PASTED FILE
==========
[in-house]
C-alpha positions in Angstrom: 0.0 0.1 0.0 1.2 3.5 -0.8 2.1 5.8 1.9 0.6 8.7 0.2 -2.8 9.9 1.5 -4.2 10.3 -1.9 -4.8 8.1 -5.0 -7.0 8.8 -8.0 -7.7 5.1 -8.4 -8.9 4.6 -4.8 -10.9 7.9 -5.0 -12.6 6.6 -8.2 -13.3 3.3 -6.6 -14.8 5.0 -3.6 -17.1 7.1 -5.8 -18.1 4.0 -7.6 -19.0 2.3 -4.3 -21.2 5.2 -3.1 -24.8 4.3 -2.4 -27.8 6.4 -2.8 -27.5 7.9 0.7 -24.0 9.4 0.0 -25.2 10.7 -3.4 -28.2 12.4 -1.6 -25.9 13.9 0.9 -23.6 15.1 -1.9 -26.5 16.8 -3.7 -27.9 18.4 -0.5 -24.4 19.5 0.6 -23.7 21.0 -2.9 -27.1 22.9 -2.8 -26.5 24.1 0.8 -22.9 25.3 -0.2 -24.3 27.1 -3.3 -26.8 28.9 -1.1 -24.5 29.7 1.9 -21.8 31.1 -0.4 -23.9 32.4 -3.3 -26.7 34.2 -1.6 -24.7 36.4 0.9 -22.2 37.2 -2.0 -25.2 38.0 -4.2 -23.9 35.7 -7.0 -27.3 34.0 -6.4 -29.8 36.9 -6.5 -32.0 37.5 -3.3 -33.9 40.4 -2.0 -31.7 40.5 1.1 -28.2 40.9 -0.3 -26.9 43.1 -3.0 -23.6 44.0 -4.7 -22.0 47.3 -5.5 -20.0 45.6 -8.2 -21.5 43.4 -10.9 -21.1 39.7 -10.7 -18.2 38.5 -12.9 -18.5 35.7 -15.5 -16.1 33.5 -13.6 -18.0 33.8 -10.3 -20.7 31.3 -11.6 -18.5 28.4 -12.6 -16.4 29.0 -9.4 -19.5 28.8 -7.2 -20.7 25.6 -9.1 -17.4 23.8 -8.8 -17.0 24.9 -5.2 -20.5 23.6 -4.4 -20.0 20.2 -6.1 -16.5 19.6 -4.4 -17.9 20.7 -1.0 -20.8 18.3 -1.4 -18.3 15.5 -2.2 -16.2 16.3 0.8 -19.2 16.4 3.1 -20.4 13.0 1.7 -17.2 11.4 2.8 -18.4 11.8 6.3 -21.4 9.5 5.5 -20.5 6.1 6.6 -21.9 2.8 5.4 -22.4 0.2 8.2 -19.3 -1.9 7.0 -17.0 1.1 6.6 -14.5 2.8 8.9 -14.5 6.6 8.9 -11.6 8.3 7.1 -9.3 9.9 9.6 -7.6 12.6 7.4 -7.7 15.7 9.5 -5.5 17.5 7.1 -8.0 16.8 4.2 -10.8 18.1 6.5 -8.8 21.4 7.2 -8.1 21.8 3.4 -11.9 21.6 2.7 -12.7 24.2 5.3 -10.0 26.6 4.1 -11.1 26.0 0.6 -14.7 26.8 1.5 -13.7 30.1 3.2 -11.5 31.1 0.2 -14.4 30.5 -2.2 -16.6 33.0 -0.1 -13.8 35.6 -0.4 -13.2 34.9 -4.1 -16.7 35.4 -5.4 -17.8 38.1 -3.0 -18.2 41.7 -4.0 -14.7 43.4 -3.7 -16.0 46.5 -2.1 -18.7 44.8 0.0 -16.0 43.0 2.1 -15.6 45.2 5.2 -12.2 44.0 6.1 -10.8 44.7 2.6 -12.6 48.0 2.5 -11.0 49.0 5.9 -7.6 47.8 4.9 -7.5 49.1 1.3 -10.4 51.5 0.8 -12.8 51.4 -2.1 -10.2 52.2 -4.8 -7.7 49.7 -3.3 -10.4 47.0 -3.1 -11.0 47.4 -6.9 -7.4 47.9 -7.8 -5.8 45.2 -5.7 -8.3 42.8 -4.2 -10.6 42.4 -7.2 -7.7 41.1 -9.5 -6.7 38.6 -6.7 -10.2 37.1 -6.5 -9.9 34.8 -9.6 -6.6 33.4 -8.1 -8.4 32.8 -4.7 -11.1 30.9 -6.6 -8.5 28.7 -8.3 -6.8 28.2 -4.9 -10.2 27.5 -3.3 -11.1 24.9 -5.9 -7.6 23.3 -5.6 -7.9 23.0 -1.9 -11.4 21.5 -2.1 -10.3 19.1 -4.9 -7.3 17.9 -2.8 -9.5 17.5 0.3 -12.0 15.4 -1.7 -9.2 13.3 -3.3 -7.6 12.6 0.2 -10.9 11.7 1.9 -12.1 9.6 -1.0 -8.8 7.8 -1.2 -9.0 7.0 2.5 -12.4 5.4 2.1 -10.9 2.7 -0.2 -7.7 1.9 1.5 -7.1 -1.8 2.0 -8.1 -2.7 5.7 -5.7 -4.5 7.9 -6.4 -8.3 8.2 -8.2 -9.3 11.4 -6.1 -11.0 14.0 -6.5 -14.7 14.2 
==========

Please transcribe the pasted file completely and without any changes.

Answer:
[in-house]
C-alpha positions in Angstrom: 0.0 0.1 0.0 1.2 3.5 -0.8 2.1 5.8 1.9 0.6 8.7 0.2 -2.8 9.9 1.5 -4.2 10.3 -1.9 -4.8 8.1 -5.0 -7.0 8.8 -8.0 -7.7 5.1 -8.4 -8.9 4.6 -4.8 -10.9 7.9 -5.0 -12.6 6.6 -8.2 -13.3 3.3 -6.6 -14.8 5.0 -3.6 -17.1 7.1 -5.8 -18.1 4.0 -7.6 -19.0 2.3 -4.3 -21.2 5.2 -3.1 -24.8 4.3 -2.4 -27.8 6.4 -2.8 -27.5 7.9 0.7 -24.0 9.4 0.0 -25.2 10.7 -3.4 -28.2 12.4 -1.6 -25.9 13.9 0.9 -23.6 15.1 -1.9 -26.5 16.8 -3.7 -27.9 18.4 -0.5 -24.4 19.5 0.6 -23.7 21.0 -2.9 -27.1 22.9 -2.8 -26.5 24.1 0.8 -22.9 25.3 -0.2 -24.3 27.1 -3.3 -26.8 28.9 -1.1 -24.5 29.7 1.9 -21.8 31.1 -0.4 -23.9 32.4 -3.3 -26.7 34.2 -1.6 -24.7 36.4 0.9 -22.2 37.2 -2.0 -25.2 38.0 -4.2 -23.9 35.7 -7.0 -27.3 34.0 -6.4 -29.8 36.9 -6.5 -32.0 37.5 -3.3 -33.9 40.4 -2.0 -31.7 40.5 1.1 -28.2 40.9 -0.3 -26.9 43.1 -3.0 -23.6 44.0 -4.7 -22.0 47.3 -5.5 -20.0 45.6 -8.2 -21.5 43.4 -10.9 -21.1 39.7 -10.7 -18.2 38.5 -12.9 -18.5 35.7 -15.5 -16.1 33.5 -13.6 -18.0 33.8 -10.3 -20.7 31.3 -11.6 -18.5 28.4 -12.6 -16.4 29.0 -9.4 -19.5 28.8 -7.2 -20.7 25.6 -9.1 -17.4 23.8 -8.8 -17.0 24.9 -5.2 -20.5 23.6 -4.4 -20.0 20.2 -6.1 -16.5 19.6 -4.4 -17.9 20.7 -1.0 -20.8 18.3 -1.4 -18.3 15.5 -2.2 -16.2 16.3 0.8 -19.2 16.4 3.1 -20.4 13.0 1.7 -17.2 11.4 2.8 -18.4 11.8 6.3 -21.4 9.5 5.5 -20.5 6.1 6.6 -21.9 2.8 5.4 -22.4 0.2 8.2 -19.3 -1.9 7.0 -17.0 1.1 6.6 -14.5 2.8 8.9 -14.5 6.6 8.9 -11.6 8.3 7.1 -9.3 9.9 9.6 -7.6 12.6 7.4 -7.7 15.7 9.5 -5.5 17.5 7.1 -8.0 16.8 4.2 -10.8 18.1 6.5 -8.8 21.4 7.2 -8.1 21.8 3.4 -11.9 21.6 2.7 -12.7 24.2 5.3 -10.0 26.6 4.1 -11.1 26.0 0.6 -14.7 26.8 1.5 -13.7 30.1 3.2 -11.5 31.1 0.2 -14.4 30.5 -2.2 -16.6 33.0 -0.1 -13.8 35.6 -0.4 -13.2 34.9 -4.1 -16.7 35.4 -5.4 -17.8 38.1 -3.0 -18.2 41.7 -4.0 -14.7 43.4 -3.7 -16.0 46.5 -2.1 -18.7 44.8 0.0 -16.0 43.0 2.1 -15.6 45.2 5.2 -12.2 44.0 6.1 -10.8 44.7 2.6 -12.6 48.0 2.5 -11.0 49.0 5.9 -7.6 47.8 4.9 -7.5 49.1 1.3 -10.4 51.5 0.8 -12.8 51.4 -2.1 -10.2 52.2 -4.8 -7.7 49.7 -3.3 -10.4 47.0 -3.1 -11.0 47.4 -6.9 -7.4 47.9 -7.8 -5.8 45.2 -5.7 -8.3 42.8 -4.2 -10.6 42.4 -7.2 -7.7 41.1 -9.5 -6.7 38.6 -6.7 -10.2 37.1 -6.5 -9.9 34.8 -9.6 -6.6 33.4 -8.1 -8.4 32.8 -4.7 -11.1 30.9 -6.6 -8.5 28.7 -8.3 -6.8 28.2 -4.9 -10.2 27.5 -3.3 -11.1 24.9 -5.9 -7.6 23.3 -5.6 -7.9 23.0 -1.9 -11.4 21.5 -2.1 -10.3 19.1 -4.9 -7.3 17.9 -2.8 -9.5 17.5 0.3 -12.0 15.4 -1.7 -9.2 13.3 -3.3 -7.6 12.6 0.2 -10.9 11.7 1.9 -12.1 9.6 -1.0 -8.8 7.8 -1.2 -9.0 7.0 2.5 -12.4 5.4 2.1 -10.9 2.7 -0.2 -7.7 1.9 1.5 -7.1 -1.8 2.0 -8.1 -2.7 5.7 -5.7 -4.5 7.9 -6.4 -8.3 8.2 -8.2 -9.3 11.4 -6.1 -11.0 14.0 -6.5 -14.7 14.2 